NCAA: EA Won’t Be Making Our Football Titles Anymore (But It May Continue To Make College Games)

This will be the last EA game to use the NCAA Football brand.

This will be the last EA game to use the NCAA Football brand.

While we know in our heart that winning a second consecutive Worst Company In America title was the most heartbreaking moment for video game publisher Electronic Arts, this news has to come a pretty close second. The NCAA, which had an exclusive arrangement with EA to produce the wildly popular NCAA-branded college football game, has decided it won’t be signing a new contract with EA. However, it doesn’t look like it’s the end for EA’s association with college football.

“The NCAA has made the decision not to enter a new contract for the license of its name and logo for the EA Sports NCAA Football video game,” reads a statement from collegiate sports authority. “The current contract expires in June 2014, but our timing is based on the need to provide EA notice for future planning. As a result, the NCAA Football 2014 video game will be the last to include the NCAA’s name and logo.”

As a result of recent antitrust settlement, EA is actually forbidden from signing an exclusive deal with the NCAA for five years after NCAA 2014 is released, but the two partners could have continued along in a non-exclusive relationship.

So it looks like the decision to drop EA is more about putting some distance between the NCAA and EA, both of whom are accused in a lawsuit brought by former college football and basketball players of illegally profiting from these players’ likenesses.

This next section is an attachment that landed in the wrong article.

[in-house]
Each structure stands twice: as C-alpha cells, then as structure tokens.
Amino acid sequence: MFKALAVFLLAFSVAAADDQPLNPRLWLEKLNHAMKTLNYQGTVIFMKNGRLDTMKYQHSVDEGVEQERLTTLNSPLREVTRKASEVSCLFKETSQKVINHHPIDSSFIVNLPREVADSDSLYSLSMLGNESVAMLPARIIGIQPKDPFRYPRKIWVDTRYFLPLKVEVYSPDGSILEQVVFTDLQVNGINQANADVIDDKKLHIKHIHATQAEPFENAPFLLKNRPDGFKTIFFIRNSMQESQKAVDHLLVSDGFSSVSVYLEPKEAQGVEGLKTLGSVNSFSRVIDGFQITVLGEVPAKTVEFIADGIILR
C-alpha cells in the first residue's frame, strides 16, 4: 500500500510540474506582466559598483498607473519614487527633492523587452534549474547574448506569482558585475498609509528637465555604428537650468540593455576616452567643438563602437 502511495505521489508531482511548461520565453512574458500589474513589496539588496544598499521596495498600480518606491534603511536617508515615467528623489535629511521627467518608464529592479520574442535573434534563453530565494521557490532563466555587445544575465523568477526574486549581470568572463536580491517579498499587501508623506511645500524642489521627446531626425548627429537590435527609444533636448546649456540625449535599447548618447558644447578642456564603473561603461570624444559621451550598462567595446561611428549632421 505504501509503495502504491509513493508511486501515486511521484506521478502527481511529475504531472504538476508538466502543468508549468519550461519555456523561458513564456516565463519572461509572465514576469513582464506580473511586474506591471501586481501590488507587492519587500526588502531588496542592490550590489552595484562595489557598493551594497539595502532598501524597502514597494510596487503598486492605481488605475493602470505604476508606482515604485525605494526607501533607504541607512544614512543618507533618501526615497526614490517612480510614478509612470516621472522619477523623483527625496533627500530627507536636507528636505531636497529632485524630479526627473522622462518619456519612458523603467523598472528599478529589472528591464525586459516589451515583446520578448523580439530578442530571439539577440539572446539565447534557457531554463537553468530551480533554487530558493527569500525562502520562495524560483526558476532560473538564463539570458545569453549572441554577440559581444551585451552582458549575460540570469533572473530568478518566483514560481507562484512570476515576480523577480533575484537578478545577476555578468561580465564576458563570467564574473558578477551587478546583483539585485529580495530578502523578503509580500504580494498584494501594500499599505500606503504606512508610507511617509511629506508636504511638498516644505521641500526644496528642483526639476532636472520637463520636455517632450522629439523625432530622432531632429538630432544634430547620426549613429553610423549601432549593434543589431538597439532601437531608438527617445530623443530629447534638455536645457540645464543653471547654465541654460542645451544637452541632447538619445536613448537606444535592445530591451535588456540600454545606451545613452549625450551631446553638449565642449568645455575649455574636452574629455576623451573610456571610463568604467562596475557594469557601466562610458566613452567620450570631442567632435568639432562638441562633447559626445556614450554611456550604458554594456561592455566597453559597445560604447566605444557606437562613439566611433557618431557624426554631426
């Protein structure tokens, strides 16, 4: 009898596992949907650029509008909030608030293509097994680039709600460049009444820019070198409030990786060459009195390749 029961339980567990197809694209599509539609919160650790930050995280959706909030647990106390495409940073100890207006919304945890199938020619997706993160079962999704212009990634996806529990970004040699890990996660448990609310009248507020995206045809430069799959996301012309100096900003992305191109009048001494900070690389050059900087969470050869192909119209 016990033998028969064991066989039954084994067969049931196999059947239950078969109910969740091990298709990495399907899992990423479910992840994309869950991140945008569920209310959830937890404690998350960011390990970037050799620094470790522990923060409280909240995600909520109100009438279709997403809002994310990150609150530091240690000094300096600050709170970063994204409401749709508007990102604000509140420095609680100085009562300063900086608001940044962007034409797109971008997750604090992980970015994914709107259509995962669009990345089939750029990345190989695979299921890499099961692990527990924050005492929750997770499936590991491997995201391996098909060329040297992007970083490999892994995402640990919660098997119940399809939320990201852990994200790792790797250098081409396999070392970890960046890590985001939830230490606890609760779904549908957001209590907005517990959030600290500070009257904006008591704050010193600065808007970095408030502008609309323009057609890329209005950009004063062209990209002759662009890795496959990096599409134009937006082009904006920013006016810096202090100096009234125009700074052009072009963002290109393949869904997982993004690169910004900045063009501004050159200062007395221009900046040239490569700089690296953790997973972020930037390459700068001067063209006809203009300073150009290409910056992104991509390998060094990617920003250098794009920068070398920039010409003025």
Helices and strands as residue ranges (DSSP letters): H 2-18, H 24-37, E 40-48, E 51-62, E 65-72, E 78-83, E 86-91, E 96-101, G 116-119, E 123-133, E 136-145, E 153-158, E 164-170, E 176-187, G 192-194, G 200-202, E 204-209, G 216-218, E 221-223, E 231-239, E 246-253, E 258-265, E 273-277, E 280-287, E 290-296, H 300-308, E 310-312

“[G]iven the current business climate and costs of litigation, we determined participating in this game is not in the best interests of the NCAA,” continues the statement. “The NCAA has never licensed the use of current student-athlete names, images or likenesses to EA. The NCAA has no involvement in licenses between EA and former student-athletes.”

The NCAA statement does seem to allow that EA could go ahead and make separate non-NCAA college football games on its own.

“Member colleges and universities license their own trademarks and other intellectual property for the video game,” says the NCAA. “They will have to independently decide whether to continue those business arrangements in the future.”

And it seems like EA may indeed be going that route, at least if you believe ESPN’s Brett McMurphy, who Tweeted that not only will EA still be pumping out college football games without its former dance partner, but that the first game will be called, “College Football 15.”

NCAA decides not to renew EA contract due to legal trouble [Polygon]